We live in a technological age, with almost every member of the family having some kind of electronic item (common being the smartphone) in their possession; from smartwatches to Smart TVs we have it all. Ever wondered how your older devices and electronic junks are being disposed or rather managed.

What is E-Waste?

The term E-Waste is pretty self-explanatory, it’s the electronic waste that is generated by electronic products and their components, which are rendered useless for their desired purpose or are way past their expiry date. These include computers, servers, mainframes, monitors, compact discs (CDs), printers, scanners, copiers, calculators, fax machines, battery cells, cellular phones, transceivers, TVs, iPods, medical apparatus, washing machines, refrigerators, and air conditioners, earphones, headphones, microwaves and so the list continues.

With rapid growth and development in the IT and communication sector, the shelf life of the products are being decreased and people are quickly replacing their old equipment for newer ones thus piling on to the ever increasing electronic waste stream.

India is the third largest e-waste generator, just behind US and China according to the UN’s Global E-waste Monitor 2020. In India, Mumbai ranks first in generating e-waste followed by Delhi, Bangalore, Chennai, Kolkata, Ahmadabad, Hyderabad, Pune, Surat and Nagpur according to the research paper on Electronic Waste and India, Dr. S. Chatterjee, Scientist-E, Department of Information Technology.

What are the harmful effects of E-Waste?

The ill effects of irresponsible disposal of E-Waste can have a hazardous impact on human health as well as the ecology. It could leach into the soil from landfills thereby polluting the soil and water, including underground water, wells, lakes and other water sources.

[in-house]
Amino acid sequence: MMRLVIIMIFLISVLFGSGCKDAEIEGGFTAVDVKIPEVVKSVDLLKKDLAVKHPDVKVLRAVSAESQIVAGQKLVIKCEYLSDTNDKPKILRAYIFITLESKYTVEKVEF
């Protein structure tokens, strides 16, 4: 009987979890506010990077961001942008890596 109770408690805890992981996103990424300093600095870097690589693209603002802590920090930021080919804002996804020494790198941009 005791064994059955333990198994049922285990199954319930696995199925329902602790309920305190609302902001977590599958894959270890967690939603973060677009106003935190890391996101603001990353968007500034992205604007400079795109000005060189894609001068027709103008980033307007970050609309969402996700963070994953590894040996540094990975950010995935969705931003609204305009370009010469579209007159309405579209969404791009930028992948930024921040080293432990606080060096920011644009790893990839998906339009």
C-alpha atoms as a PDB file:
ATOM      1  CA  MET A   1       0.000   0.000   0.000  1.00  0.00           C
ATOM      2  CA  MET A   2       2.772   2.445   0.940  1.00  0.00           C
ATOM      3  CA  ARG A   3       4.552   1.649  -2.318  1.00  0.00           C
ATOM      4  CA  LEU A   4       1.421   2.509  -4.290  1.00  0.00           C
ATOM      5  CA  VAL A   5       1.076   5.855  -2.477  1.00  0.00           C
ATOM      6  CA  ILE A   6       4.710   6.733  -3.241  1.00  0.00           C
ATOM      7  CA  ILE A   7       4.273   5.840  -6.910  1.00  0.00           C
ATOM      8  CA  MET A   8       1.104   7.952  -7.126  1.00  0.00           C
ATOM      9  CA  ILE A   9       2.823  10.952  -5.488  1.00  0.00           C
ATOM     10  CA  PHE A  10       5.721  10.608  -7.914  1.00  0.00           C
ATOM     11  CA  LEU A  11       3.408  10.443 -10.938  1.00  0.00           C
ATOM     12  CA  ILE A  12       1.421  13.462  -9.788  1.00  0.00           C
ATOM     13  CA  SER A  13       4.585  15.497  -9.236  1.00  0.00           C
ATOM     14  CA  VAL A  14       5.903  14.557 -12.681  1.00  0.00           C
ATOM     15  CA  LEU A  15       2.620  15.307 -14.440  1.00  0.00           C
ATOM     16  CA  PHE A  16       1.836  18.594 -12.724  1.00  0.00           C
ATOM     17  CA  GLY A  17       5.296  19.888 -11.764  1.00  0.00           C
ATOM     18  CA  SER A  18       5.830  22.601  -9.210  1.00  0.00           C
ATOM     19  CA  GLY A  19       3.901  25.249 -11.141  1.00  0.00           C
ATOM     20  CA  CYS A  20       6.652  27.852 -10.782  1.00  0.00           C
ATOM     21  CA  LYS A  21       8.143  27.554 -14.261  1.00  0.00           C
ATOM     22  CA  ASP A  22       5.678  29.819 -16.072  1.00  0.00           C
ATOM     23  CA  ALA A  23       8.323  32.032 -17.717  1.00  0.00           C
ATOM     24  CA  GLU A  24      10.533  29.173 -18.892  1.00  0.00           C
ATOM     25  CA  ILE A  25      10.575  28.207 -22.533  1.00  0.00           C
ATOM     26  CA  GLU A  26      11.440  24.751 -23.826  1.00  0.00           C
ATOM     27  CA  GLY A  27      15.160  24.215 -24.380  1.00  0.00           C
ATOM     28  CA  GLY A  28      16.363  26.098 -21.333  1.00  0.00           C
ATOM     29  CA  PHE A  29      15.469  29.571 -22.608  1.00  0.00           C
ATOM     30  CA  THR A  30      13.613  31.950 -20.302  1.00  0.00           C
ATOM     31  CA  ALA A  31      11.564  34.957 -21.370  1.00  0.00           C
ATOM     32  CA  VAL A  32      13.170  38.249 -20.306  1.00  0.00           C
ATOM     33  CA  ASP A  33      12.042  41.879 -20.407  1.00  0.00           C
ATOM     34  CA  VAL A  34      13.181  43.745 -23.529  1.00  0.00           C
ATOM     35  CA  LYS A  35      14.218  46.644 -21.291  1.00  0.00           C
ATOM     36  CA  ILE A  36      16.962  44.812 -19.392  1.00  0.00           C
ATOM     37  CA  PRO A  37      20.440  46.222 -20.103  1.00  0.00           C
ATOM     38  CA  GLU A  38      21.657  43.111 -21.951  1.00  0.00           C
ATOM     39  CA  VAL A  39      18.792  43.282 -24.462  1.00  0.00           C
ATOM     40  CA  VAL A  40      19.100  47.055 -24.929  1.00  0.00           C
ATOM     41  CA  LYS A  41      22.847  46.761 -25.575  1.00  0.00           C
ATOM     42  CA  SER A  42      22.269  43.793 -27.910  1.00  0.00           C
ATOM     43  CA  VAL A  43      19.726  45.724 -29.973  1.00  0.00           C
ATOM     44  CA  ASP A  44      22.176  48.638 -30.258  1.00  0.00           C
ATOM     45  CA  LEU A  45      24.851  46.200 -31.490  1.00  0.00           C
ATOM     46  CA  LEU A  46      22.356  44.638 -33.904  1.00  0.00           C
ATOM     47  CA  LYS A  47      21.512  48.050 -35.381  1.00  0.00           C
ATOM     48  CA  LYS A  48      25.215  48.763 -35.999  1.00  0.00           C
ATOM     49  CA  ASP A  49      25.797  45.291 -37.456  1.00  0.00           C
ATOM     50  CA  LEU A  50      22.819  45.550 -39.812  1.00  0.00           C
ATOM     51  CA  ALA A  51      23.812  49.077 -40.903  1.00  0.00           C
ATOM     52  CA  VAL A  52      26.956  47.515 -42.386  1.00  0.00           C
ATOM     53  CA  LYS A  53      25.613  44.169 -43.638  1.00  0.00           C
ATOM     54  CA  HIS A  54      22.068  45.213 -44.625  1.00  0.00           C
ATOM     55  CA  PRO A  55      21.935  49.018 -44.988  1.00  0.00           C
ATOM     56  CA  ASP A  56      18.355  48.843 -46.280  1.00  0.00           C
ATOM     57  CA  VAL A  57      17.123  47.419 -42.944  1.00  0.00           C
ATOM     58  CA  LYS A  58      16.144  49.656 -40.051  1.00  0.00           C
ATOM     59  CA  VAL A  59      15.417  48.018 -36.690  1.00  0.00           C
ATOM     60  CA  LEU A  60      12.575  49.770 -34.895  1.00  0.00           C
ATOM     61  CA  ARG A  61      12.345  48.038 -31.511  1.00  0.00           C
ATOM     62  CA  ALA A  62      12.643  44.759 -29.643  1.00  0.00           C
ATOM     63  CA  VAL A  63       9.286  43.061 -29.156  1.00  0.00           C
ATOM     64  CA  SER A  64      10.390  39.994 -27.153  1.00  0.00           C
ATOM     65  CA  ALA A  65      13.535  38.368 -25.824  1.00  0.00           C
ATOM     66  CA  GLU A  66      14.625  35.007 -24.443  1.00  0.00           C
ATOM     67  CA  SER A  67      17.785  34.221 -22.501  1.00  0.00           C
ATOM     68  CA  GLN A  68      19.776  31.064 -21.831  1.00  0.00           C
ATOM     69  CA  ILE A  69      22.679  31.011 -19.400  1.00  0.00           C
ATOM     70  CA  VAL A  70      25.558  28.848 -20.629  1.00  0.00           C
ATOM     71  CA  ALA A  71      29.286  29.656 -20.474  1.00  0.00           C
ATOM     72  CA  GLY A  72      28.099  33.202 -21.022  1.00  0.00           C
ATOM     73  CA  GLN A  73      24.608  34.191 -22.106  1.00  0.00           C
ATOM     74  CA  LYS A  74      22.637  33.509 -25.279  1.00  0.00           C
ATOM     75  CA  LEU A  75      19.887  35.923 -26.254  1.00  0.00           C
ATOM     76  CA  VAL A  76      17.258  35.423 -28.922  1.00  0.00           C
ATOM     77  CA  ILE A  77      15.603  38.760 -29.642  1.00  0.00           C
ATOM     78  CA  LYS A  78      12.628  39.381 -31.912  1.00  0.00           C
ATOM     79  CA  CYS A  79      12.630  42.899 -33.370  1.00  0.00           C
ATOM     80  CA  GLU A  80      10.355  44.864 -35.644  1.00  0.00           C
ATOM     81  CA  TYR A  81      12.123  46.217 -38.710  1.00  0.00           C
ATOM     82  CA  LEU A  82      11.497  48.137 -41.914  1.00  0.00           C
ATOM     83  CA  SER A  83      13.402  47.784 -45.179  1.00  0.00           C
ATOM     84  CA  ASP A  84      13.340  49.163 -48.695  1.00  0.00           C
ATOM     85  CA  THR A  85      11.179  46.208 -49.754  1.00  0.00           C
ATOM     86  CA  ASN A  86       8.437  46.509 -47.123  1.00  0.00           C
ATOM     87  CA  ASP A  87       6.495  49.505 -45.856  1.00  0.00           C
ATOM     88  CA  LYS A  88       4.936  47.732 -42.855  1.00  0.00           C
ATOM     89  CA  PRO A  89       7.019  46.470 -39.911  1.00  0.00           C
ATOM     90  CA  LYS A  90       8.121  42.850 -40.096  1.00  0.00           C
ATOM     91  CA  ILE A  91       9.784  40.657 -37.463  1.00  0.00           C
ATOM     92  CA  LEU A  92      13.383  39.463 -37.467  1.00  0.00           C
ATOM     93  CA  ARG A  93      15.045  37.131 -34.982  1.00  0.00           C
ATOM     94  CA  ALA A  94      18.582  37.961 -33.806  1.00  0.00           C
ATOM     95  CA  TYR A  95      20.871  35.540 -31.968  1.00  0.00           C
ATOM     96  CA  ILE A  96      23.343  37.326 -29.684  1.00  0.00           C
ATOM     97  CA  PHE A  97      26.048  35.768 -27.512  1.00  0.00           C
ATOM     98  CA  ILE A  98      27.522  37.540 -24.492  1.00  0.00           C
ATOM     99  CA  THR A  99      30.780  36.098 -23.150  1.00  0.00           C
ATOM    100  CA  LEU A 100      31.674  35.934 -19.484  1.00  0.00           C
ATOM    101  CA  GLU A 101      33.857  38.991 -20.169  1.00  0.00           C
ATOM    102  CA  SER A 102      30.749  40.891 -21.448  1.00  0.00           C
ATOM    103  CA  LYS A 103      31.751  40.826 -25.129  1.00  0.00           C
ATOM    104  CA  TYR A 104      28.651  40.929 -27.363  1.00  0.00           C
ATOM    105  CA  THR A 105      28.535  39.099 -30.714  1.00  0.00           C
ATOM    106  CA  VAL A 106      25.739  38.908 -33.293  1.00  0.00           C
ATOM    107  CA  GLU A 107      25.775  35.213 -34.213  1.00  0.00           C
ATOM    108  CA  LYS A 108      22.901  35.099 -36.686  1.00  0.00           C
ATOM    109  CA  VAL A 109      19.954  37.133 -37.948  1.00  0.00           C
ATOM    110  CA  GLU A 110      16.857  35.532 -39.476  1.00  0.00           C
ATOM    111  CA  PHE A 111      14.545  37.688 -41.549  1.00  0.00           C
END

Improper burning of the said waste leads to air pollution, due to emission of these gases into the atmosphere there by causing further health problems.

If the recycling is not done the correct way, it can pose a threat to human health by breathing in the toxic fumes while disposing; skin problems for the workers in contact with hazardous by products of these substances (like lead, cadmium, mercury etc.).

Main Sources of E-Waste:

Now, the primary sources of E-Waste in India are government, public and private industrial sector amounting to a 70% contribution, whereas, the household and unserviceable appliances, educational institutes and corporate sector add a total of 15% and the rest (15%) is shouldered by the manufactures and retail shops discarded products.

Majority of the E-Waste junk consist of television (68%), desktop, servers (27%), imports (2%) and mobile (1%).

Despite 23 units currently registered with Govt. of India, Ministry of Environment and Forest / Central Pollution Control Board, as E-Waste recyclers / pre-processors the entire recycling process more or less still exists in the unorganized sector.


How to dispose of E-Waste in an effective way:

Giving your electronic junk to the kabadiwala (scrap dealer), although may sound convenient but that’s a bad idea. The informal/ unauthorised sector are not only ill-equipped but don’t follow the regulatory safety standards. So, what should one do with these ever piling mountain junks?

The major R’s for plastic may work wonders here as well,

Reuse: Try using your gadgets as long as you can. Upgrade to a better electronic product only when necessary and not for style. If you don’t mind using a second hand model do so.

Repair: Treasure those warranty and guarantee cards and adhere to repair policies. It would be even better if you can enquire about them.

Recycle: Companies and online retail websites provide exchange offers during discount season, do avail them and ask for it whenever possible. It not only reduces the junk from your home but also eliminates the risk of disposal by an amateur. Moreover, you can further enquire about how they will dispose these items.

Research: Its a must, check the box of the new device to see the e-waste instruction, they are always there. Use the toll free number provided by manufacturers to further enquiry regarding managementRegistered collection organisations that provide these services can be used for these as well.